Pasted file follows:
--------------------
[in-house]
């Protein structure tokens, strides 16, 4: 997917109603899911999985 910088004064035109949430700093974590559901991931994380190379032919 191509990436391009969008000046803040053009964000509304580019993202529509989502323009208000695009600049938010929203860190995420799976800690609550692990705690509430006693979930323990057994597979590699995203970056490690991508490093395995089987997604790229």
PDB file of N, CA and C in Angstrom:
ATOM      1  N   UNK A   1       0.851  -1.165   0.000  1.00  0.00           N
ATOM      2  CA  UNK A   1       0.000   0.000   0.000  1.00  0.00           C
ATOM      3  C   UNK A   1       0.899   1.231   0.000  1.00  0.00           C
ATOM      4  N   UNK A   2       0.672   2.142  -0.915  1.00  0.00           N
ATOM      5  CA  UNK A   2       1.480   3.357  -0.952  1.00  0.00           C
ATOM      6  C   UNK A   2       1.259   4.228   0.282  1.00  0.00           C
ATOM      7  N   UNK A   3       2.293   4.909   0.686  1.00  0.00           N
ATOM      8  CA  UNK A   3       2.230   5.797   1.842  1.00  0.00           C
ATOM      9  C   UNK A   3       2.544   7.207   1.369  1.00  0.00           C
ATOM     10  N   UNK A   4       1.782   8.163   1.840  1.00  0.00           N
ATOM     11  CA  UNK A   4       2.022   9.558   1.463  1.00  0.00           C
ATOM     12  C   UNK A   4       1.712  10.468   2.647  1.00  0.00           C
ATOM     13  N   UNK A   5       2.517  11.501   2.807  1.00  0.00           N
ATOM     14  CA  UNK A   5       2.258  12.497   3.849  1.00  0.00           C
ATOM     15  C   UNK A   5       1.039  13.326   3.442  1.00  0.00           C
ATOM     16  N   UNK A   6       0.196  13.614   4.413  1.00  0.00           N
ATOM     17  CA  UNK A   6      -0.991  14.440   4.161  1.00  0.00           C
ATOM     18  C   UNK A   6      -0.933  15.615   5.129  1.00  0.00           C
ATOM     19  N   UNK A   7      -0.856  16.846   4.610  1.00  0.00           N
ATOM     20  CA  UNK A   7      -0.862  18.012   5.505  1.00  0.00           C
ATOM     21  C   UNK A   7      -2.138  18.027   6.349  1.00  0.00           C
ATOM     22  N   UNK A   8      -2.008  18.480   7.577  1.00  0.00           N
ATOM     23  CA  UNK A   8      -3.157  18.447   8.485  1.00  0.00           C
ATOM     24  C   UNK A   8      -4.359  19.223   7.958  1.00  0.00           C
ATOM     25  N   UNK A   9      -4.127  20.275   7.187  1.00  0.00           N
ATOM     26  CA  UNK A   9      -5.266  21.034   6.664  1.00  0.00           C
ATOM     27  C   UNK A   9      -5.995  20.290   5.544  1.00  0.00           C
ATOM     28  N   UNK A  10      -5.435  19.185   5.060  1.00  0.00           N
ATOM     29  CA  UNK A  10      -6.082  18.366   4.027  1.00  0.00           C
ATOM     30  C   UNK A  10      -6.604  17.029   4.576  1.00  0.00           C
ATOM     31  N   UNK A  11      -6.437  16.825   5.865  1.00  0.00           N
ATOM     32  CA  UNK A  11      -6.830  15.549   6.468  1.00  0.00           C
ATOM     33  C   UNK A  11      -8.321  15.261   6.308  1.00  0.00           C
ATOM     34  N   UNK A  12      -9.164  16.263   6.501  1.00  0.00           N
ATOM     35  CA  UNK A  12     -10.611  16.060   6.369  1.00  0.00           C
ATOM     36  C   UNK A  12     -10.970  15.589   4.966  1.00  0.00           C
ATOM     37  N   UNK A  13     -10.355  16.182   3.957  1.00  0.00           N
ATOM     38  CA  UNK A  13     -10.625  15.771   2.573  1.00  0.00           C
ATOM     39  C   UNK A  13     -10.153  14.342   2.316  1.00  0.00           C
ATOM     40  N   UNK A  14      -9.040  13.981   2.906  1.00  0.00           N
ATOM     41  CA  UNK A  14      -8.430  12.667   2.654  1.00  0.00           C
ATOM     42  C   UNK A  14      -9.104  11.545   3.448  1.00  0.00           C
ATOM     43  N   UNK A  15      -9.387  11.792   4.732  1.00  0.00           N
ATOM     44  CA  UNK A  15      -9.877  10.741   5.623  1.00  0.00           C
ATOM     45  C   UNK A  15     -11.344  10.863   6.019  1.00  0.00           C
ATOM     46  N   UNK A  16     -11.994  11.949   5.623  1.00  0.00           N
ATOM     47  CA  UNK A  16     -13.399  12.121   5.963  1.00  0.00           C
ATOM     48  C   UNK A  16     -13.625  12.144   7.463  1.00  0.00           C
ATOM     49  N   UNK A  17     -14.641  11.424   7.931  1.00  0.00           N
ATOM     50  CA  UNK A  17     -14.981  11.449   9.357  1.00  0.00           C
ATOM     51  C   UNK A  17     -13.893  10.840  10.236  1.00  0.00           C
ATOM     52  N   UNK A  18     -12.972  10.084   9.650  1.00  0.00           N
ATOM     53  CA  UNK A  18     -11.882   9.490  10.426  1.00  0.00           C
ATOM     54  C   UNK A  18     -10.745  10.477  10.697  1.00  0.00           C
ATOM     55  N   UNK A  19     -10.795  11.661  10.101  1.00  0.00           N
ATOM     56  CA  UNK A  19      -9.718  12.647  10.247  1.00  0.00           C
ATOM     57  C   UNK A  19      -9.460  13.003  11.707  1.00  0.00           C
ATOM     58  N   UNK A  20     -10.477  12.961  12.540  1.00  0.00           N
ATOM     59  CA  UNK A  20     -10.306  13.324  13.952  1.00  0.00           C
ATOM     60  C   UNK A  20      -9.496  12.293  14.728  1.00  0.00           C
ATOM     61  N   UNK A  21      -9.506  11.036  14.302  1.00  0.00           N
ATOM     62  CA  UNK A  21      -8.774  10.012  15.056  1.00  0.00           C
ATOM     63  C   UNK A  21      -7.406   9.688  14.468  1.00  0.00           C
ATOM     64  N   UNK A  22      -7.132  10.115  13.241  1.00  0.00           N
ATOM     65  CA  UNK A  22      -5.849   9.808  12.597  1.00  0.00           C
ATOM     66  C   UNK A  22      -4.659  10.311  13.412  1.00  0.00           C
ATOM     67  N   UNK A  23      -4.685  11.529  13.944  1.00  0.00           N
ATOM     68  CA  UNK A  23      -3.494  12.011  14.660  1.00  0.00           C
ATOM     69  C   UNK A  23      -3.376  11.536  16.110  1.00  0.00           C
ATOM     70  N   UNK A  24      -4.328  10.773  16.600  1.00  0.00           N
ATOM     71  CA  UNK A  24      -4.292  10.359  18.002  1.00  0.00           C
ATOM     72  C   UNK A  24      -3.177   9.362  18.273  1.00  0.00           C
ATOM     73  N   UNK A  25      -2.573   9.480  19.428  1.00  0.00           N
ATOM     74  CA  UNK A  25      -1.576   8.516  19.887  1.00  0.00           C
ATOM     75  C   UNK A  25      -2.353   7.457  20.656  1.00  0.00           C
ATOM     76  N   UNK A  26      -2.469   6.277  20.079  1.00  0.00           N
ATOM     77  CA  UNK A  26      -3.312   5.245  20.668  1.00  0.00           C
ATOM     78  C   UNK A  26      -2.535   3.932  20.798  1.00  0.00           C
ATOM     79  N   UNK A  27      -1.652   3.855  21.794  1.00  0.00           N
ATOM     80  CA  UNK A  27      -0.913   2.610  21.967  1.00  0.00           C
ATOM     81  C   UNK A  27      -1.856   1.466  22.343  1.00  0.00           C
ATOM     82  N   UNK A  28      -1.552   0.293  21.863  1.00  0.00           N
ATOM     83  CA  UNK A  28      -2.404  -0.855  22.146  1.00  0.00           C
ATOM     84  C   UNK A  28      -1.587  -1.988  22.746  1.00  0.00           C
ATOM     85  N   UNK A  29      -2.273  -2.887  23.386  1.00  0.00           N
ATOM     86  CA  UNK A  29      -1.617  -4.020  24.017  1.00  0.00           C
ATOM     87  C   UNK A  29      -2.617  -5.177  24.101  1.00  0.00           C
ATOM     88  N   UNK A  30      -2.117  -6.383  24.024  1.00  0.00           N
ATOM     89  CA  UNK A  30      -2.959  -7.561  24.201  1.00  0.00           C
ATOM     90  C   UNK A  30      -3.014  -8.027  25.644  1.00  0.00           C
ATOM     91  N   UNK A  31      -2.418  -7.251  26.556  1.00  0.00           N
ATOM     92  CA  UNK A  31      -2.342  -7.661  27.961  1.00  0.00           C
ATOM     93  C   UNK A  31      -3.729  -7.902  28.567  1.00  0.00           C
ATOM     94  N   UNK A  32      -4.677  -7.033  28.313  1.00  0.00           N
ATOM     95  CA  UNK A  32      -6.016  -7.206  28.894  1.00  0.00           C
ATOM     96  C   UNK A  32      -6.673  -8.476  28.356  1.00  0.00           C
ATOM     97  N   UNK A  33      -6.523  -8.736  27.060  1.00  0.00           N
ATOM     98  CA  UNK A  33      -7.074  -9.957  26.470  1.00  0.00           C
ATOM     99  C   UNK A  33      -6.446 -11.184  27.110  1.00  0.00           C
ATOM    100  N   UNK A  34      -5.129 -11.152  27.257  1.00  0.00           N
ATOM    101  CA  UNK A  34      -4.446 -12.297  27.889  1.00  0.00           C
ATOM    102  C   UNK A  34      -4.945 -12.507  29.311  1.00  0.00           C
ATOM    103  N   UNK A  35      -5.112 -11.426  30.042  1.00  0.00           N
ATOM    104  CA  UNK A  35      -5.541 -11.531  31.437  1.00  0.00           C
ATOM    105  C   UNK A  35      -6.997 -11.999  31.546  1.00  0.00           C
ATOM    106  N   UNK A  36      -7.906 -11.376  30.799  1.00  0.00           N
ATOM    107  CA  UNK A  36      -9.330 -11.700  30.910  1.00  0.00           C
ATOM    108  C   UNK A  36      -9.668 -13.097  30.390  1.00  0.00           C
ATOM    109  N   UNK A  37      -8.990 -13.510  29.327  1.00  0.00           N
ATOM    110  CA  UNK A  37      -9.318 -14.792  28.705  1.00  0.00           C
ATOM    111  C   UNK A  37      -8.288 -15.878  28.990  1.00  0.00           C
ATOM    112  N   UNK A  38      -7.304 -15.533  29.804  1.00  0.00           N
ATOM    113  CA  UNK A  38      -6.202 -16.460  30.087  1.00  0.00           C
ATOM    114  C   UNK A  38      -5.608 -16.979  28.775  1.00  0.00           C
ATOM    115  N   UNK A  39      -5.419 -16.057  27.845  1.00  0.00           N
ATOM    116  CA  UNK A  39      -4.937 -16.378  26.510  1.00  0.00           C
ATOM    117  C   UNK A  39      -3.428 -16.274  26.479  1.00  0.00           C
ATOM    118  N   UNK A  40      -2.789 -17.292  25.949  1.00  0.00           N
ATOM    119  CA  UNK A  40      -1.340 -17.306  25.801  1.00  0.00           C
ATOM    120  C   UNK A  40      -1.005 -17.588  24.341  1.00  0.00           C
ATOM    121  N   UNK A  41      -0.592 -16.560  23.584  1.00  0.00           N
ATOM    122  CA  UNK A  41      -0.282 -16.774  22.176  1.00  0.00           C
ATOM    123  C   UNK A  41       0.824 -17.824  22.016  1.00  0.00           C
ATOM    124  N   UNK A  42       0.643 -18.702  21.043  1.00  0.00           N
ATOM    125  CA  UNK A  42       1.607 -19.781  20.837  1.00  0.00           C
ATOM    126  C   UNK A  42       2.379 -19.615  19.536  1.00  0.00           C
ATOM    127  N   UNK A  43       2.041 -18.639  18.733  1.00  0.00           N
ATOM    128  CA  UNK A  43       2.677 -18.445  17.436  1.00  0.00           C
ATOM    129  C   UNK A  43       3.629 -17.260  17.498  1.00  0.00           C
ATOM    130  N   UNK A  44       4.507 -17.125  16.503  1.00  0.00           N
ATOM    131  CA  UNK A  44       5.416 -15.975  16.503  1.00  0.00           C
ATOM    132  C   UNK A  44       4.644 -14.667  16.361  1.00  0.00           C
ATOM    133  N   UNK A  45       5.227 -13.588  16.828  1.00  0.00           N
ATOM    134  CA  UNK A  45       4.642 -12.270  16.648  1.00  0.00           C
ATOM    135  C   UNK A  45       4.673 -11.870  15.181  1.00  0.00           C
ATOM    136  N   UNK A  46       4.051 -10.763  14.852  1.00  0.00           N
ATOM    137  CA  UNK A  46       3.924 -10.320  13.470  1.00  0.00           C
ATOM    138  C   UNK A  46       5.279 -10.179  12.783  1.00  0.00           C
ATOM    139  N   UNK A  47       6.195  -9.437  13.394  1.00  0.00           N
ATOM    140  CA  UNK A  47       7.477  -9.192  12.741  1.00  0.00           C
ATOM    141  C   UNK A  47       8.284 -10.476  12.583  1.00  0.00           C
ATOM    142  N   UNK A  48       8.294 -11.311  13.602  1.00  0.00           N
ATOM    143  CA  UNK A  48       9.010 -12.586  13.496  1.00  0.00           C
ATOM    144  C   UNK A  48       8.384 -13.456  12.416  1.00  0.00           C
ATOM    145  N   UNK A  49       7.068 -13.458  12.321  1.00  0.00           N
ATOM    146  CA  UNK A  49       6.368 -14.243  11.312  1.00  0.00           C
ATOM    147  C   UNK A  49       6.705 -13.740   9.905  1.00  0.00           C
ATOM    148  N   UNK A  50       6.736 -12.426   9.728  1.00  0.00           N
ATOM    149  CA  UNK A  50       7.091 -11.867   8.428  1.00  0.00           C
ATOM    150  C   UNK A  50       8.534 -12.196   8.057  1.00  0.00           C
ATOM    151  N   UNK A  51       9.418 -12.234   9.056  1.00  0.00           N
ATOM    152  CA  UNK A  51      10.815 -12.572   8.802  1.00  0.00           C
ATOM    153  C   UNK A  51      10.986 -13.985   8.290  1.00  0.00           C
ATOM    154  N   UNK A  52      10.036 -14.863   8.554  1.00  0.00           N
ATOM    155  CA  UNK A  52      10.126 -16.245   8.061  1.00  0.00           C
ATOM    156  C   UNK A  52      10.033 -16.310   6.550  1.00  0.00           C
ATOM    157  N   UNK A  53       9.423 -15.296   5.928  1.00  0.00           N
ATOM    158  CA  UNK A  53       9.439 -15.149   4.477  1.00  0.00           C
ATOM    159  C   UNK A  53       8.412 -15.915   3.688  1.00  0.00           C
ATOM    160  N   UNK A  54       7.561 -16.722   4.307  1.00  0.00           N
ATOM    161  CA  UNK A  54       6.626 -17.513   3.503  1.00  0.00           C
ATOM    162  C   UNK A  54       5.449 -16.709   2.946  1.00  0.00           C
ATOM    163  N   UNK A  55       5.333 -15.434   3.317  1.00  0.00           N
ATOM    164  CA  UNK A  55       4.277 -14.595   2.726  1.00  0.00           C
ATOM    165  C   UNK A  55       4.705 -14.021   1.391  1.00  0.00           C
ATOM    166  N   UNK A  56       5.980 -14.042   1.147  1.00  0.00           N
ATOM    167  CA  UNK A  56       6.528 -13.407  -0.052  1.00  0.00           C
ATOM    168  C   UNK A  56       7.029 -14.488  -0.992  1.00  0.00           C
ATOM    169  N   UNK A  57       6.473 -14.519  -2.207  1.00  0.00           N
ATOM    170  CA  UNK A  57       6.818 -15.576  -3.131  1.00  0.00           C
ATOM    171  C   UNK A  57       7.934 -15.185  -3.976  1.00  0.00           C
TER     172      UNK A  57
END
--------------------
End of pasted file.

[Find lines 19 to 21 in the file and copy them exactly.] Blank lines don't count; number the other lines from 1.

ATOM     16  N   UNK A   6       0.196  13.614   4.413  1.00  0.00           N
ATOM     17  CA  UNK A   6      -0.991  14.440   4.161  1.00  0.00           C
ATOM     18  C   UNK A   6      -0.933  15.615   5.129  1.00  0.00           C